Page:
Felex Share in TOKYO, Japan
President Robert Mugabe — who is here on an official working visit — has a packed programme for the next three days with more than 13 engagements with Japanese government officials and several companies awaiting him.
The companies are angling to invest in Zimbabwe.
President Mugabe’s visit, which is at the invitation of Japanese Prime Minister Shinzo Abe, is an elaboration of the government’s Look East Policy.
The Asian economic giant is seeking to develop new markets in Zimbabwe while PM Abe also wants a robust discussion with President Mugabe on the United Nations Security Council reforms.
The President begins the day with a State call on his Majesty the Emperor of Japan, Akihito, before meeting with the president of Japan External Trade Organisation (JETRO), a government entity that promotes mutual trade and investment between the Asian nation and the rest of the world.
Emperor Akihito will hold a luncheon for President Mugabe in the afternoon before he resumes his programme by meeting the company presidents of Fuji Film and NEC Corporation, an information and communication technology company.
President Mugabe will later in the day hold a bilateral meeting with PM Abe and the pair will thereafter have a joint press conference at the same time First Lady, Cde Grace Mugabe, will be meeting Akie Abe, wife to the premier. The leaders’ deliberations are expected to centre on improving bilateral relations and investments.
Relations between the two nations nosedived a decade and half ago following the imposition of sanctions on Zimbabwe by the West.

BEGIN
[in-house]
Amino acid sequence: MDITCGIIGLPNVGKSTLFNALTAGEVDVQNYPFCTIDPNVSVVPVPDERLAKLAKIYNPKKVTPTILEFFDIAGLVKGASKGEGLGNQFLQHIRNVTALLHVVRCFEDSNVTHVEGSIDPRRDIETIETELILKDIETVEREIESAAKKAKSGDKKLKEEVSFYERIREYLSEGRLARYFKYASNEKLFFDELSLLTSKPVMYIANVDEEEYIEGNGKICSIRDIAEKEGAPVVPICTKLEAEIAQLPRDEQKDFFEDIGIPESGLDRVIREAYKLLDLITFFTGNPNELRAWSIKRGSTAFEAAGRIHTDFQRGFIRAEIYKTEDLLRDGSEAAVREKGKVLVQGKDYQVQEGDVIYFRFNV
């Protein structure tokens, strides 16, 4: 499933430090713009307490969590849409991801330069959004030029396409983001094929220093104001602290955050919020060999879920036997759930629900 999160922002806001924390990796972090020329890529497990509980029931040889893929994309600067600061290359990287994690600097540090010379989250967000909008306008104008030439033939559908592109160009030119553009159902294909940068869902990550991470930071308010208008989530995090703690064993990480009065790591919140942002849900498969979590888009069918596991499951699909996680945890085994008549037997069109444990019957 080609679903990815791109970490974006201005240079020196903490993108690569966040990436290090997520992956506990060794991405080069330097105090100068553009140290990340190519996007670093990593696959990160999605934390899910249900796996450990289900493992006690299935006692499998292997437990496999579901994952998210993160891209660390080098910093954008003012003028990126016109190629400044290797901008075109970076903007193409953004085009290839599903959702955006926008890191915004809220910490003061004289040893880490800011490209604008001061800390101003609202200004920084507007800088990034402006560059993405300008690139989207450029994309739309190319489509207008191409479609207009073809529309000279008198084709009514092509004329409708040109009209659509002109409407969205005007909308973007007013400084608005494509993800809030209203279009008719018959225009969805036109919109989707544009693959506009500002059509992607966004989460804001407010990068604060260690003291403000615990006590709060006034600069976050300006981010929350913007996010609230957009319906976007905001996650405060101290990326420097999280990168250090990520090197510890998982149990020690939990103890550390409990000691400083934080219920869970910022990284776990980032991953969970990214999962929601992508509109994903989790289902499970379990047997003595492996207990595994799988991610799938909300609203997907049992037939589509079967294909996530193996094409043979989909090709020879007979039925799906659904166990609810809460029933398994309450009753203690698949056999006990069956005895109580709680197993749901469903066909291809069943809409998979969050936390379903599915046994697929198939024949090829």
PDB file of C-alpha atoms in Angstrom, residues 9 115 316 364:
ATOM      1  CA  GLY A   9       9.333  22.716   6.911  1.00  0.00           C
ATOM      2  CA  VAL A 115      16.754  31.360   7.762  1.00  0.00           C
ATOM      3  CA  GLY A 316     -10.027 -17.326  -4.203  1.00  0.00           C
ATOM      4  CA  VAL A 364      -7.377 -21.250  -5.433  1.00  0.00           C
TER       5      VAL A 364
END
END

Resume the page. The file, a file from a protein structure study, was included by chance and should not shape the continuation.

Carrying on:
PM Abe will also host a dinner for President Mugabe and the First Lady at his official residence.
During the stay, Cde Mugabe is also expected to visit an orphanage to compare notes as she also runs a similar project back home.
Tomorrow, President Mugabe begins the day with a meeting with the Speaker of the House of Councillors.
He will have another engagement with the president of the House of Representatives.
President Mugabe will also meet Shinichi Kitaoka, who is the president of the Japan International Cooperation Agency (JICA).
JICA is an organisation that co-ordinates official development assistance for the government of Japan.
Last year, the agency extended a $15 million grant to Zimbabwe for the development of the 674 hectares of Nyakomba Irrigation Scheme in Nyanga having funded phase one of the project with about $51, 8 million over the period 1997-2000.
President Mugabe will also engage the African Union Parliamentary Friendship Association before winding up his programme on Wednesday with a meeting with the African Diplomatic Community.
After engaging the diplomats, the President will leave for Kyoto, Japan’s seventh largest city, where he will take part in a programme hosted by Kyoto Prefectural Government and the Kyoto Chamber of Commerce.
Another dinner will again be hosted in his honour.
PM Abe has, on several occasions, appealed for Africa’s support to back Japan’s bid for a seat in the UN Security Council.
His country belongs to the Group of Four (G4) together with Germany, India and Brazil — countries which have mutually supported one another’s bids for permanent seats in the Security Council. The quartet has proposed reforms in the UN Security Council to include an additional six permanent seats, four going to them and two reserved for African countries.
Only five nations — China, Russia, France, Britain and the United States — have permanent seats and veto powers, which enable them to prevent the adoption of any “substantive” draft Council resolution, regardless of the level of international support for the draft.
President Mugabe is well known for calling for the democratisation and reform of the UN whose playing field is uneven and dominated by the “Big Five”.
PM Abe also needs President Mugabe’s expertise in preparing for the sixth edition of the Tokyo International Conference on Africa Development (TICAD) V1 to be held in Kenya in August.
This is the first time the meeting will be held outside Japan.